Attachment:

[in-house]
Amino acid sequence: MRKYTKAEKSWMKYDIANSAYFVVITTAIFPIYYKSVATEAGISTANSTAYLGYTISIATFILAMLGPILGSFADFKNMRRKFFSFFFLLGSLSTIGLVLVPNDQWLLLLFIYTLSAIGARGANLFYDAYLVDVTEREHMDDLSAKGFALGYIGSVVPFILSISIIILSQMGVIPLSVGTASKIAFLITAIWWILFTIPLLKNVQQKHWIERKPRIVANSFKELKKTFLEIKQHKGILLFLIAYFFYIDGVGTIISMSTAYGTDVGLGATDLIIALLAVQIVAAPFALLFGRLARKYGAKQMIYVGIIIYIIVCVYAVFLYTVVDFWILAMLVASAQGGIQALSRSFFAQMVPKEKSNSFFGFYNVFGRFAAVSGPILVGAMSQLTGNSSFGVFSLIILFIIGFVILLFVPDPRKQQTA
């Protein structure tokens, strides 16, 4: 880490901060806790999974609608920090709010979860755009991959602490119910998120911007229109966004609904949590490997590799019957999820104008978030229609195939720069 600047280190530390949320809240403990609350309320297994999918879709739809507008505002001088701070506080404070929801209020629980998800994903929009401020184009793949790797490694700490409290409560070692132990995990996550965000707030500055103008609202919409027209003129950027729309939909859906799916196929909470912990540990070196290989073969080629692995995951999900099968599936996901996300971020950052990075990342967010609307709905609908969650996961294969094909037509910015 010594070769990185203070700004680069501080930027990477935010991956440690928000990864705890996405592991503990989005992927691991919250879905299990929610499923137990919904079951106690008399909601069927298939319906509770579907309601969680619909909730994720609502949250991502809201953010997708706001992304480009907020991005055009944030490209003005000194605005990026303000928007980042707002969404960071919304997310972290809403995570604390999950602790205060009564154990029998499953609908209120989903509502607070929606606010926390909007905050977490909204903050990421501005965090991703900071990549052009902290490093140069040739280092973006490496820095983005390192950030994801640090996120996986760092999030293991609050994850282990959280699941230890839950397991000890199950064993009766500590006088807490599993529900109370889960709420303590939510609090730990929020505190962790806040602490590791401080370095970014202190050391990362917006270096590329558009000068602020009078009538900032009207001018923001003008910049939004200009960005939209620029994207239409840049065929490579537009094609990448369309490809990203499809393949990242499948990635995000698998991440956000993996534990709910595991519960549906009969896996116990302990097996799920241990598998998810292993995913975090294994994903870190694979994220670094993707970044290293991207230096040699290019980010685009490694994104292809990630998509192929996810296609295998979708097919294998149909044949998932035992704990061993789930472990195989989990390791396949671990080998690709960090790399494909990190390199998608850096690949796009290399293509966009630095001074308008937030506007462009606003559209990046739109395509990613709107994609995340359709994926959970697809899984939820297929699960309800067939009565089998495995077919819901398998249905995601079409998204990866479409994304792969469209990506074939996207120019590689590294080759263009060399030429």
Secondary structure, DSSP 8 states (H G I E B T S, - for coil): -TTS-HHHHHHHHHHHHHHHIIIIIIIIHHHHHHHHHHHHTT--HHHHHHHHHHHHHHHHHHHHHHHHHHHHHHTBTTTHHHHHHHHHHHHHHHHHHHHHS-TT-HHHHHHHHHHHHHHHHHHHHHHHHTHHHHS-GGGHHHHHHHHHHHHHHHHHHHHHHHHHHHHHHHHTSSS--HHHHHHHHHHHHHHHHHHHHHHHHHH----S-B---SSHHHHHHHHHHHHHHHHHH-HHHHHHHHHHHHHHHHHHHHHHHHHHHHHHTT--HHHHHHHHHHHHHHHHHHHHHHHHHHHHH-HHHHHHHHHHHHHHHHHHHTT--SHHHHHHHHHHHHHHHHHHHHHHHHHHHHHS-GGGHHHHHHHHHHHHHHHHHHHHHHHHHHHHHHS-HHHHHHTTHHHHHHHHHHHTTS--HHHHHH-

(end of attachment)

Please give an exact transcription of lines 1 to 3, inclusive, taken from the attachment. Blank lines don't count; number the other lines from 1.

[in-house]
Amino acid sequence: MRKYTKAEKSWMKYDIANSAYFVVITTAIFPIYYKSVATEAGISTANSTAYLGYTISIATFILAMLGPILGSFADFKNMRRKFFSFFFLLGSLSTIGLVLVPNDQWLLLLFIYTLSAIGARGANLFYDAYLVDVTEREHMDDLSAKGFALGYIGSVVPFILSISIIILSQMGVIPLSVGTASKIAFLITAIWWILFTIPLLKNVQQKHWIERKPRIVANSFKELKKTFLEIKQHKGILLFLIAYFFYIDGVGTIISMSTAYGTDVGLGATDLIIALLAVQIVAAPFALLFGRLARKYGAKQMIYVGIIIYIIVCVYAVFLYTVVDFWILAMLVASAQGGIQALSRSFFAQMVPKEKSNSFFGFYNVFGRFAAVSGPILVGAMSQLTGNSSFGVFSLIILFIIGFVILLFVPDPRKQQTA
């Protein structure tokens, strides 16, 4: 880490901060806790999974609608920090709010979860755009991959602490119910998120911007229109966004609904949590490997590799019957999820104008978030229609195939720069 600047280190530390949320809240403990609350309320297994999918879709739809507008505002001088701070506080404070929801209020629980998800994903929009401020184009793949790797490694700490409290409560070692132990995990996550965000707030500055103008609202919409027209003129950027729309939909859906799916196929909470912990540990070196290989073969080629692995995951999900099968599936996901996300971020950052990075990342967010609307709905609908969650996961294969094909037509910015 010594070769990185203070700004680069501080930027990477935010991956440690928000990864705890996405592991503990989005992927691991919250879905299990929610499923137990919904079951106690008399909601069927298939319906509770579907309601969680619909909730994720609502949250991502809201953010997708706001992304480009907020991005055009944030490209003005000194605005990026303000928007980042707002969404960071919304997310972290809403995570604390999950602790205060009564154990029998499953609908209120989903509502607070929606606010926390909007905050977490909204903050990421501005965090991703900071990549052009902290490093140069040739280092973006490496820095983005390192950030994801640090996120996986760092999030293991609050994850282990959280699941230890839950397991000890199950064993009766500590006088807490599993529900109370889960709420303590939510609090730990929020505190962790806040602490590791401080370095970014202190050391990362917006270096590329558009000068602020009078009538900032009207001018923001003008910049939004200009960005939209620029994207239409840049065929490579537009094609990448369309490809990203499809393949990242499948990635995000698998991440956000993996534990709910595991519960549906009969896996116990302990097996799920241990598998998810292993995913975090294994994903870190694979994220670094993707970044290293991207230096040699290019980010685009490694994104292809990630998509192929996810296609295998979708097919294998149909044949998932035992704990061993789930472990195989989990390791396949671990080998690709960090790399494909990190390199998608850096690949796009290399293509966009630095001074308008937030506007462009606003559209990046739109395509990613709107994609995340359709994926959970697809899984939820297929699960309800067939009565089998495995077919819901398998249905995601079409998204990866479409994304792969469209990506074939996207120019590689590294080759263009060399030429």